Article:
The CHR story put me in mind of the plight of Erlinda Cadapan as told to viewers of ABS-CBN News Channel’s Media In Focus programme back in June of this year.



Cadapan is the mother of missing university student Sherlyn. Both Sherlyn and another University of the Philippines student Karen Empeno were reportedly last seen alive inside a military camp in Bataan run by the 24th Infantry Battalion two years ago.



Cadapan, who had never given up looking for her daughter, explained to the TV audience how she has been repeatedly turned away at gunpoint by members of the military while seeking entry to camps where Sherlyn and others have been held. Meantime, as far as I am aware, the military are still not cooperating in the case of missing activist Jonas Burgos who was also abducted by military agents, according to eyewitnesses.



The list of missing people thought to have been abducted by the military we could refer to is a long one – and perhaps we should continually do so until we see something akin to real change happening.



The story about the CHR being denied its constitutional right to visit military prisoners begs the question why and what else is being hidden from us?



The CHR story was published the same day as it was reported that no action would be taken against air force pilots said to be responsible for the deaths of six civilians in Datu Piang, Maguindanao on September 8.



Nobody who has seen photos of the dead children can be left unmoved and the incident seems to have uncanny parallels to that of the Maimbung incident in Sulu in February where civilians in a pump boat were also killed in the course of a military campaign.



According to the AFP on both accounts, internal army investigations reportedly found that the civilians in Maimbung and Datu Piang were caught in crossfire during legitimate military encounters. The accounts of crossfire have been denied by other eyewitnesses to both events.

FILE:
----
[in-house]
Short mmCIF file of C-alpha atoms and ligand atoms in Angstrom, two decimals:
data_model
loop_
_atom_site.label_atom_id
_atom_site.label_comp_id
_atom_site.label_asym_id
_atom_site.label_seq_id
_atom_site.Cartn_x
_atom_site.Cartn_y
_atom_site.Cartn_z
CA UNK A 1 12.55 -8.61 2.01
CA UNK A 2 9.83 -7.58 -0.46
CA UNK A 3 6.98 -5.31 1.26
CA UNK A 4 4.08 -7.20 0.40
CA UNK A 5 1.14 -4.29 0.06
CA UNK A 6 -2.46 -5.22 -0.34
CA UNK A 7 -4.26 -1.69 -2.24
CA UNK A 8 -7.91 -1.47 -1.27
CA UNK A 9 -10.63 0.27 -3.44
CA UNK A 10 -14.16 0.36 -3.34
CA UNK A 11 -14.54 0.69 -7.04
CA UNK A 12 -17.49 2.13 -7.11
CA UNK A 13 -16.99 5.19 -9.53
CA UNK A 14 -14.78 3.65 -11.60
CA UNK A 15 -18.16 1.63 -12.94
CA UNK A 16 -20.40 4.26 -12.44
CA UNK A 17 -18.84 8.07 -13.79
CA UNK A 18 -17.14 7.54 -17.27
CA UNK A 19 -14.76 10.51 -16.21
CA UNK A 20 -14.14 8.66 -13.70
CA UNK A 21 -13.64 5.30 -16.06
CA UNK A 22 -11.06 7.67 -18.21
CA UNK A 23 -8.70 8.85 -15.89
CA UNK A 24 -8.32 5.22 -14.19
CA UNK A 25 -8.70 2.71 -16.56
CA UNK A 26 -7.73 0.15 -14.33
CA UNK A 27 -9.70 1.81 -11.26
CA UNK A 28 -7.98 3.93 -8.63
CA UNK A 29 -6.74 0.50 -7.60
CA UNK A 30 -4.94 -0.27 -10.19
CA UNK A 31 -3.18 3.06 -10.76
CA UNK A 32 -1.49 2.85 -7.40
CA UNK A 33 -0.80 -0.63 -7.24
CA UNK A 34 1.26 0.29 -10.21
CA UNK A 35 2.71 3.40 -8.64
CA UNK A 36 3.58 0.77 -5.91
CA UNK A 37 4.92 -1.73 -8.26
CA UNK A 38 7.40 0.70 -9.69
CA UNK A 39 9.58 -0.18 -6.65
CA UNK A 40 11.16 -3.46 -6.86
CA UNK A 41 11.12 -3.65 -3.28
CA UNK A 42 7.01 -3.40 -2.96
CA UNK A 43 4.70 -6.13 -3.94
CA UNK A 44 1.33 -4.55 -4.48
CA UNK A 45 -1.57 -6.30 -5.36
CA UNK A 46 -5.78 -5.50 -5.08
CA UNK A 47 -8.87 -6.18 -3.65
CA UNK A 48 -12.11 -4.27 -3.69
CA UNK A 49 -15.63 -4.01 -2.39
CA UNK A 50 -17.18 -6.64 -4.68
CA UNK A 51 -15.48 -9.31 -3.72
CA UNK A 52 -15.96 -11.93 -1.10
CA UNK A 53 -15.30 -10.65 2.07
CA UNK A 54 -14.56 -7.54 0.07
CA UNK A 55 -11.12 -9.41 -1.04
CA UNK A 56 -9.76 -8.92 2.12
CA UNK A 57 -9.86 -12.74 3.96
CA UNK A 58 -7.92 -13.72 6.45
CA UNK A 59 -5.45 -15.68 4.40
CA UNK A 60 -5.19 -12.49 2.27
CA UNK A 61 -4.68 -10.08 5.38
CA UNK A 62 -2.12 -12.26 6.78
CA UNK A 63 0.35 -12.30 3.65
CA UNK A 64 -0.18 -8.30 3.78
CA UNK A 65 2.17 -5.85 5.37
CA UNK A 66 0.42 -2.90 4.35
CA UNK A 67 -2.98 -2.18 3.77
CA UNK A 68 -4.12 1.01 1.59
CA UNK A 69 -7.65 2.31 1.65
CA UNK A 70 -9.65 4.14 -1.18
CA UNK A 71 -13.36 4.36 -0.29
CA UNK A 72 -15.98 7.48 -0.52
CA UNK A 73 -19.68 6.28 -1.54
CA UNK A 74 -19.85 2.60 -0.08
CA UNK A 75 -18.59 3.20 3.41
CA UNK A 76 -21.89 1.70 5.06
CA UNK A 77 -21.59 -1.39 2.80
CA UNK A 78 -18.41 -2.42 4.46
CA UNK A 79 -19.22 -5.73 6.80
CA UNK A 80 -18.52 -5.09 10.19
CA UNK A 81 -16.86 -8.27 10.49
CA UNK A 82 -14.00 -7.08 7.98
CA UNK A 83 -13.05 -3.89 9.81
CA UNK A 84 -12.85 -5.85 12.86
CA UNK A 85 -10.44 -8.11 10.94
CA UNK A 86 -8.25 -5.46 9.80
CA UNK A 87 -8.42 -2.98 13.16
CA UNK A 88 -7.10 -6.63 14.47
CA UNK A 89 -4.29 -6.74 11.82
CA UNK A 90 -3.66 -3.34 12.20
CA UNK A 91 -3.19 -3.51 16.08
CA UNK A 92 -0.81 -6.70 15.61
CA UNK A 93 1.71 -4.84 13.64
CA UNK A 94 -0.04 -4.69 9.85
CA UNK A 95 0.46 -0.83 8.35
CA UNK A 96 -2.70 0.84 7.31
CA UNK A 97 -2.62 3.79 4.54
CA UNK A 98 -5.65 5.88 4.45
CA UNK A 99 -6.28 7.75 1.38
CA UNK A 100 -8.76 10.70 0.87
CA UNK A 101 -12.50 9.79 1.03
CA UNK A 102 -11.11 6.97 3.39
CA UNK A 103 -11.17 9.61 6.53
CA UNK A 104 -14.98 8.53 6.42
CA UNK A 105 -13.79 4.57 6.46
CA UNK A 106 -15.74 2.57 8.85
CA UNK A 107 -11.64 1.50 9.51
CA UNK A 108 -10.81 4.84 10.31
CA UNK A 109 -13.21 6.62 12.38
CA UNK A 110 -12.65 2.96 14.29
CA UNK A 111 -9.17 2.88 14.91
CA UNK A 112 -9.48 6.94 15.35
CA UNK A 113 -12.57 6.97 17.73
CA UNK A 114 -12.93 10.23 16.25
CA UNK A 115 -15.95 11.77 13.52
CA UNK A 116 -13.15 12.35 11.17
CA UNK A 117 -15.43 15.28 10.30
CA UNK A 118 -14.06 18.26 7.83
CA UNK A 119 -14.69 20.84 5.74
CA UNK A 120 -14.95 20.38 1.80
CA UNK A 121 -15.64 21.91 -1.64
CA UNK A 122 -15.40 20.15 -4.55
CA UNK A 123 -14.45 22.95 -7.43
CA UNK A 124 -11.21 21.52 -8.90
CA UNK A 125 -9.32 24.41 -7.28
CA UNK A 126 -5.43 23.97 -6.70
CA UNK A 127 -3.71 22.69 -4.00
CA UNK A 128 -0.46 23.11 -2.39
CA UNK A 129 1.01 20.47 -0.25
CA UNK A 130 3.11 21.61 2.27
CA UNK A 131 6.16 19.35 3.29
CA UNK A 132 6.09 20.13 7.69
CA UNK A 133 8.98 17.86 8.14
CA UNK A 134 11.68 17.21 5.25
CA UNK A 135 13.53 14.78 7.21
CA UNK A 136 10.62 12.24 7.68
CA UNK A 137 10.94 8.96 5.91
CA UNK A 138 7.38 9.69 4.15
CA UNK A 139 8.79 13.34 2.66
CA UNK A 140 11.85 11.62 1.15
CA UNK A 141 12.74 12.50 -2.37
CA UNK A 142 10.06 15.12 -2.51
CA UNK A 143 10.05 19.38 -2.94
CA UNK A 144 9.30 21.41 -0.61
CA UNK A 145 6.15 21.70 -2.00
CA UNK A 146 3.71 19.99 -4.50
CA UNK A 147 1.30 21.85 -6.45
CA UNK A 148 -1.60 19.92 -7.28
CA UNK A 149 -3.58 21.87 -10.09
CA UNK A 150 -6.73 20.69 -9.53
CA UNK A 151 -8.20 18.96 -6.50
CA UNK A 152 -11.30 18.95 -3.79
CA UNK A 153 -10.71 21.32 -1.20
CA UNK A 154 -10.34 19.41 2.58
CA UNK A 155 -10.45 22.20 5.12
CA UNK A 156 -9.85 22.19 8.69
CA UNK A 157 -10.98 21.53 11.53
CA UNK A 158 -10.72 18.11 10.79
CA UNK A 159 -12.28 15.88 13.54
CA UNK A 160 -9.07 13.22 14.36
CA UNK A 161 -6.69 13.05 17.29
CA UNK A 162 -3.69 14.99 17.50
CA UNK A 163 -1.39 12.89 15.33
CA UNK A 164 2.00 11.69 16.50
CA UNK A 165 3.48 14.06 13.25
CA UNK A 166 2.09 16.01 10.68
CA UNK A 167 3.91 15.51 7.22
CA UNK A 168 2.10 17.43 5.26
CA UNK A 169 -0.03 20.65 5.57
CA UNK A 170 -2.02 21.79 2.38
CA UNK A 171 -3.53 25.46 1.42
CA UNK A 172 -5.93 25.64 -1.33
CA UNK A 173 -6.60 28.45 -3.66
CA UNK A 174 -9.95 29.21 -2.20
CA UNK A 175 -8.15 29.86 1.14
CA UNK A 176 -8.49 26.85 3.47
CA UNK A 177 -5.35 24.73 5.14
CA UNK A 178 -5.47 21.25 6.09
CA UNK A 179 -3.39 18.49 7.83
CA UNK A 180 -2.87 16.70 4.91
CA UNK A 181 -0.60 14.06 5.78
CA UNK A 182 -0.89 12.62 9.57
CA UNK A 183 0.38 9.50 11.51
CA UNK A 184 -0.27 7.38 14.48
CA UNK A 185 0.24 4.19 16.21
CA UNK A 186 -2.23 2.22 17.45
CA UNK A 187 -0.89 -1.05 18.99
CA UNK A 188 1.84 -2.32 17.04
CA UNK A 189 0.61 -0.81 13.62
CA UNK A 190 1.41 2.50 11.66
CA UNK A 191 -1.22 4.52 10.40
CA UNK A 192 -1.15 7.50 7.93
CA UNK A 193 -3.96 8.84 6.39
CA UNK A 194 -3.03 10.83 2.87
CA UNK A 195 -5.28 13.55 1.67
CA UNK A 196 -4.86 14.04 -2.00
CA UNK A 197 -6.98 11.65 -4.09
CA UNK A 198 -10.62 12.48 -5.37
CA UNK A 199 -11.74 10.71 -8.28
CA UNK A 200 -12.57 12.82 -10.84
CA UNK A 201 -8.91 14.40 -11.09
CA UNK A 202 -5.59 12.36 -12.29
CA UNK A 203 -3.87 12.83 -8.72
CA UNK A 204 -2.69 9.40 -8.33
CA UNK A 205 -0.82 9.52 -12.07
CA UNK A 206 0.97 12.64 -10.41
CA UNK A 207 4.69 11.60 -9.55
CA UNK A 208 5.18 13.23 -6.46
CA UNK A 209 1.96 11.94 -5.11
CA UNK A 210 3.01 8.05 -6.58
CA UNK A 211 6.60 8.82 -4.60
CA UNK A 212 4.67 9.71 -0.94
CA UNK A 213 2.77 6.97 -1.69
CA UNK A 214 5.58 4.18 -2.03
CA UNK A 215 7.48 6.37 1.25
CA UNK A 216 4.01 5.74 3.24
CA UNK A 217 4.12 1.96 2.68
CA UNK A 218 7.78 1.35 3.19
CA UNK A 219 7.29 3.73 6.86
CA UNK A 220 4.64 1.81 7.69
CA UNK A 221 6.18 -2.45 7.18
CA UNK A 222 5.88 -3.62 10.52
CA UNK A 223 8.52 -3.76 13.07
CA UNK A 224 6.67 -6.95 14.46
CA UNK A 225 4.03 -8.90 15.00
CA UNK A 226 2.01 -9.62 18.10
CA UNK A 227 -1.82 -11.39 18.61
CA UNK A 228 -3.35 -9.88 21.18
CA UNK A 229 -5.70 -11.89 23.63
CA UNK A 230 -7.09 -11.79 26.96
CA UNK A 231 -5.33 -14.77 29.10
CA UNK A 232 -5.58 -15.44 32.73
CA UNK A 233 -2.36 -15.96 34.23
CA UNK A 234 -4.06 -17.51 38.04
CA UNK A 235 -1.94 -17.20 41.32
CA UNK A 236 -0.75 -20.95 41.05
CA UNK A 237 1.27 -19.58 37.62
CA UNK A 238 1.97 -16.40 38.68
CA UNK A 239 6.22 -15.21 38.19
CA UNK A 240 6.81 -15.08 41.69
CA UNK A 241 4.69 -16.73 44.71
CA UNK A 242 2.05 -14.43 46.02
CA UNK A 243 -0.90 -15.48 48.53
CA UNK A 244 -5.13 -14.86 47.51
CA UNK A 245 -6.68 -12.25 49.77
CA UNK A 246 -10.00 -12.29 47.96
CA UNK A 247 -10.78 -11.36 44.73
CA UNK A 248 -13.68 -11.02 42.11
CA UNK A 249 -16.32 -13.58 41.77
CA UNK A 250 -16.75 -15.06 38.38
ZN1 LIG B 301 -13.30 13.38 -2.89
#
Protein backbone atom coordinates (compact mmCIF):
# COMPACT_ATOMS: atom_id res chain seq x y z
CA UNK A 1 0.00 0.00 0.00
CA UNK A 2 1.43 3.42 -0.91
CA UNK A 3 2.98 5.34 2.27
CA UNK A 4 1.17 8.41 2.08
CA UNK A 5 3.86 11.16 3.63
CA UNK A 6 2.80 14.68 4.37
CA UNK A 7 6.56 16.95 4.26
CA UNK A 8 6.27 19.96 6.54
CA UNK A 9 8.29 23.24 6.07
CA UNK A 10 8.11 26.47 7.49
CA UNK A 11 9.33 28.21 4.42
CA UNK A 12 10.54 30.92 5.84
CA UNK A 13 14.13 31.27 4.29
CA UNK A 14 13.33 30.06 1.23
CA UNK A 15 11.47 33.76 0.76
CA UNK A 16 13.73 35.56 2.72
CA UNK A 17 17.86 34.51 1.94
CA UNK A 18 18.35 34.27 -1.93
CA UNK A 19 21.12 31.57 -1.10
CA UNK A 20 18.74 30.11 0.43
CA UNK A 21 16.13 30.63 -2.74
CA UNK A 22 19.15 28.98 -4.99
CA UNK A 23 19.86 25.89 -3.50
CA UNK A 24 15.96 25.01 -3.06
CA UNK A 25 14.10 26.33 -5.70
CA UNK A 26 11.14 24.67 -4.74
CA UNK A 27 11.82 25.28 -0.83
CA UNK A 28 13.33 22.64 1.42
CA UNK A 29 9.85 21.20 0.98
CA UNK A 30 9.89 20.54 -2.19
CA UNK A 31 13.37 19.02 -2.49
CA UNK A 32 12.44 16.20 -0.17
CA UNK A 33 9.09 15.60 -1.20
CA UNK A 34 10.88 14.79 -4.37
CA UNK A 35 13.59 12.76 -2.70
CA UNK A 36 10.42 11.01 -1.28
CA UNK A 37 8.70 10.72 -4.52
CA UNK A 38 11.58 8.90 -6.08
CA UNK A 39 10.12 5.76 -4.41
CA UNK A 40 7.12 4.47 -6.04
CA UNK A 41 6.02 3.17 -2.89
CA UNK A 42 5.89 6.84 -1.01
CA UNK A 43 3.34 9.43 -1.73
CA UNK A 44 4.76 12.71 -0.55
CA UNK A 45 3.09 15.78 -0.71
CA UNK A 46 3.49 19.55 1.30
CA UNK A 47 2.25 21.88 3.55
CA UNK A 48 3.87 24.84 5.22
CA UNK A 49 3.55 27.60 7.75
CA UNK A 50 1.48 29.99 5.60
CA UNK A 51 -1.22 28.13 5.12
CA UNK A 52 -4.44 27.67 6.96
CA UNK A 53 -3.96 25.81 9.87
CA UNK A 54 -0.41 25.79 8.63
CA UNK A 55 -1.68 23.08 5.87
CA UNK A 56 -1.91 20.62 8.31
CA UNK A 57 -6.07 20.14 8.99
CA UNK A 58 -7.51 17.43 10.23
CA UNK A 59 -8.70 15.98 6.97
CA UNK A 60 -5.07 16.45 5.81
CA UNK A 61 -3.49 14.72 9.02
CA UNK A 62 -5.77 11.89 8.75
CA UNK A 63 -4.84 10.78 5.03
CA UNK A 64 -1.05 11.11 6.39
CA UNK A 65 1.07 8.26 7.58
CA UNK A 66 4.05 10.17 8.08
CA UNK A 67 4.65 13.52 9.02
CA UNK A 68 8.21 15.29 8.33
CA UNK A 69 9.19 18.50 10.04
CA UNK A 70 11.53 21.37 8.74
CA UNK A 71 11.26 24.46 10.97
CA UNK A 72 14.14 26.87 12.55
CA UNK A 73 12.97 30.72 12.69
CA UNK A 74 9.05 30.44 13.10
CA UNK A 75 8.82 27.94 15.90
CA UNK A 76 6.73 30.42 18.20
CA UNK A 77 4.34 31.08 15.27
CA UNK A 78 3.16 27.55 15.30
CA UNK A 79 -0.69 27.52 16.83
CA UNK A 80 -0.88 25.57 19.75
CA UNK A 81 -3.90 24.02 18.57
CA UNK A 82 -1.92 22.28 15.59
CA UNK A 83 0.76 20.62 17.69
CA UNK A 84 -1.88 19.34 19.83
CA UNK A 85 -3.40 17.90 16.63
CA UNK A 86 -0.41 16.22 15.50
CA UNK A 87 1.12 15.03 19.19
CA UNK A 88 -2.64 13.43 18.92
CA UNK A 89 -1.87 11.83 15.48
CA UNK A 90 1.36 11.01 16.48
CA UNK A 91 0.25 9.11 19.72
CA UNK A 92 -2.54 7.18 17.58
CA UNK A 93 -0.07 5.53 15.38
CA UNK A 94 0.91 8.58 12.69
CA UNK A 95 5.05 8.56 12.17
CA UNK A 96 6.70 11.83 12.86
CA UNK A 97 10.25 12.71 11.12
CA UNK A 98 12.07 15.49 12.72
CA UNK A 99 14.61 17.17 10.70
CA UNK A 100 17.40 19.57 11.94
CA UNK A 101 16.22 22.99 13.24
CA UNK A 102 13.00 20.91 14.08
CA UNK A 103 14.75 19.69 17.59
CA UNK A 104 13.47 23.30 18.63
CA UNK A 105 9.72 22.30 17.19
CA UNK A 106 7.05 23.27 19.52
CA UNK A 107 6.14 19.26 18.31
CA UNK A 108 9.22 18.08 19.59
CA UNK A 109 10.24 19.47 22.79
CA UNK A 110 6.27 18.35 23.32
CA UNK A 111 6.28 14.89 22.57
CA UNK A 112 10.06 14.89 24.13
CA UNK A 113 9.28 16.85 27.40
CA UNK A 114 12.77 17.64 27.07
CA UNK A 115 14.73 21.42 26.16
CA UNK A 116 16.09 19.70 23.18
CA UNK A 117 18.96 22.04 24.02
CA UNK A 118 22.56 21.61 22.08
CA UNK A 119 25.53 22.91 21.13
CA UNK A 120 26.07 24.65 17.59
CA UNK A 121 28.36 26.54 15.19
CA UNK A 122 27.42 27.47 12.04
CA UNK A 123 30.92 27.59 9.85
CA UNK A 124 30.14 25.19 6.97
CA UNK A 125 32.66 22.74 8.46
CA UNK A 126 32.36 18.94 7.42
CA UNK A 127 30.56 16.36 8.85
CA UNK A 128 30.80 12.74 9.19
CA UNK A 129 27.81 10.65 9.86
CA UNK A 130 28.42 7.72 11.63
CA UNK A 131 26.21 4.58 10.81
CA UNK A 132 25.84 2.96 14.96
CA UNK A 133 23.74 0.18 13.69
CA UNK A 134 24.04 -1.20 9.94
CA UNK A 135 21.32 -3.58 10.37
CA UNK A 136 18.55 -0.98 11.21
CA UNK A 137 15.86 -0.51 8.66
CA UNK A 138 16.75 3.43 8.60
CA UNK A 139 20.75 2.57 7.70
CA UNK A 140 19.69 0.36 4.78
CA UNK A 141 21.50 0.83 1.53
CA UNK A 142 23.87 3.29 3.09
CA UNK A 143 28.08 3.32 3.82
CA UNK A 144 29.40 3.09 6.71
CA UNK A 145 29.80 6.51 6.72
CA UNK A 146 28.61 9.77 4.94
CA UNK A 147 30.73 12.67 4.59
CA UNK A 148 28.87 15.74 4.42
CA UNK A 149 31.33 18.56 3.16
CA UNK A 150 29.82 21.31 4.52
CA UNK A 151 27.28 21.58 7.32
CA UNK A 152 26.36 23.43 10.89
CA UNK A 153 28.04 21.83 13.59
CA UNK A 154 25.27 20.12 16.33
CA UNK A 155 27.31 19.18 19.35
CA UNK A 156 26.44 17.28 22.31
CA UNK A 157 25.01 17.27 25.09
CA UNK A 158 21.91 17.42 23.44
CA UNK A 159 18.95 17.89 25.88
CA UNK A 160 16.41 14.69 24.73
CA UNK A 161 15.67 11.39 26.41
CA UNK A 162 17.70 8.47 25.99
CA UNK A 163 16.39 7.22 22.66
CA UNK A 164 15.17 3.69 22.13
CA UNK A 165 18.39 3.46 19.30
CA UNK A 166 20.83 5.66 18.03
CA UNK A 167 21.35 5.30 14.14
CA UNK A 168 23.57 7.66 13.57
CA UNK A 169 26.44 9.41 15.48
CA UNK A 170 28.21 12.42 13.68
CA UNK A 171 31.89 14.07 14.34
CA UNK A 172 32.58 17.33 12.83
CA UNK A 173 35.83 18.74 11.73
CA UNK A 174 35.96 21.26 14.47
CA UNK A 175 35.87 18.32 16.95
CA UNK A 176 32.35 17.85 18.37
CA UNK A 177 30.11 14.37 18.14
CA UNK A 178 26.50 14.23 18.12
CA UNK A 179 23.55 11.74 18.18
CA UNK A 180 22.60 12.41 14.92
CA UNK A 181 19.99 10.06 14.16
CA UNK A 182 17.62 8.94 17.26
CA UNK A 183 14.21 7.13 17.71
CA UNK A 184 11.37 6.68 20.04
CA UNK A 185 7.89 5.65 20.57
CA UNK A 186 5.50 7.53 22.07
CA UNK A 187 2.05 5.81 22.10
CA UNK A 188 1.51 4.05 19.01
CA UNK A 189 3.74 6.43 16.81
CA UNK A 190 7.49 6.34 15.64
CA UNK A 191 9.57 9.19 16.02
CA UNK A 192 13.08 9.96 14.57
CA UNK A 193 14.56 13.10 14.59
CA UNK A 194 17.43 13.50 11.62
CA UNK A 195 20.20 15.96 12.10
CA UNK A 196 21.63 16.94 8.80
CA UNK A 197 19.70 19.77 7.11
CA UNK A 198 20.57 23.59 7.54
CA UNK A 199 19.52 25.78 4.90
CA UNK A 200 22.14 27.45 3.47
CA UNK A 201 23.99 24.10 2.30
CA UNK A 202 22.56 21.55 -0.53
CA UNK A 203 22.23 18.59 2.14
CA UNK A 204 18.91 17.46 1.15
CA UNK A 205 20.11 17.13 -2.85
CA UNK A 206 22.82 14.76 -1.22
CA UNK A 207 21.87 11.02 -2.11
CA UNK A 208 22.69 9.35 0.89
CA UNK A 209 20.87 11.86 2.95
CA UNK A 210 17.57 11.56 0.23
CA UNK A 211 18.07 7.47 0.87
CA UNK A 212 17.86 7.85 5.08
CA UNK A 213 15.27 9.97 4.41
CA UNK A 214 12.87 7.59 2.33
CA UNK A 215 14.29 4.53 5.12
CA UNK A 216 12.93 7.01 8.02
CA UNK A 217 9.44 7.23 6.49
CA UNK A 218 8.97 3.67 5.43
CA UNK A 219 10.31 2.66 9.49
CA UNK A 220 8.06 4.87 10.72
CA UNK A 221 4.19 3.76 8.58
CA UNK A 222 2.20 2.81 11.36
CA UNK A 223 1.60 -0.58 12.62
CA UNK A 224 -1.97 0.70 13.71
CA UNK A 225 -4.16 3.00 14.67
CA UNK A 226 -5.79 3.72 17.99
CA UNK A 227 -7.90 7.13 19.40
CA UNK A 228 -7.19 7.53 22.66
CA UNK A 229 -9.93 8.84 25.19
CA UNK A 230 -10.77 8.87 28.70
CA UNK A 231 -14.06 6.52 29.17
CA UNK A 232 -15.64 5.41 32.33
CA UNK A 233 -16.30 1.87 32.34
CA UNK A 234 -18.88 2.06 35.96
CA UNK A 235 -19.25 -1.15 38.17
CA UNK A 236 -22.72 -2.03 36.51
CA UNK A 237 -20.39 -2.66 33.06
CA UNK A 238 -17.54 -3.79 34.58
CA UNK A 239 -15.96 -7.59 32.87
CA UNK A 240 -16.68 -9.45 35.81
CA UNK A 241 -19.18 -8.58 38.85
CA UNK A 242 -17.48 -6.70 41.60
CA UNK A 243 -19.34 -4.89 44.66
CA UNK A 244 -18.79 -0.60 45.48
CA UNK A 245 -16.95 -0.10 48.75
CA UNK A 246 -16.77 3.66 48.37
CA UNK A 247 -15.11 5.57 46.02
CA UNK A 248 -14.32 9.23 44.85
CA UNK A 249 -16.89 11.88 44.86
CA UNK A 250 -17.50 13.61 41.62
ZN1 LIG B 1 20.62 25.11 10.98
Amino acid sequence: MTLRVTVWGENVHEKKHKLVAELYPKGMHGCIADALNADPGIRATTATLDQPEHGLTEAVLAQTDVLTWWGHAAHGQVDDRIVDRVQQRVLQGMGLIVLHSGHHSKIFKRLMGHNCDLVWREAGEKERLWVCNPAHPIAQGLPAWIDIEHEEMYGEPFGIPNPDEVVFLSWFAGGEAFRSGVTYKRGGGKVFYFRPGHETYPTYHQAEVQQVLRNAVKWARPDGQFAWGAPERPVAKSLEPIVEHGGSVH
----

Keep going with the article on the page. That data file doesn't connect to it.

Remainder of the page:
It is neither right nor fair to simply believe one account over the other from such a distance. But it is wholly right and fair that the military publish their own investigations so they may be examined properly by all. I said as much back in February to the new head of the AFP human rights department that publication of the internal army investigation into Maimbung might help persuade some people that the military are indeed serious about human rights.



My request was reportedly passed on to Western Mindanao Command, but nothing happened. Unfortunately that and all instances since seem to form part of a pattern. I wish it otherwise, but if the military wants people –including the international community and its representatives – to believe it is at all serious about human rights, we need to start seeing some real evidence. Glossy magazines, public statements, new departments and written commitments are simply not enough.



We will more than happily report here the good examples and instances of where the Philippine military is really working to improve its human rights record.



First though, we need to start hearing of some.



This article was first published on the Philippine Human Rights Reporting Project website, 24-Sep-08.



The views expressed in the article are not necessarily the views of IWPR.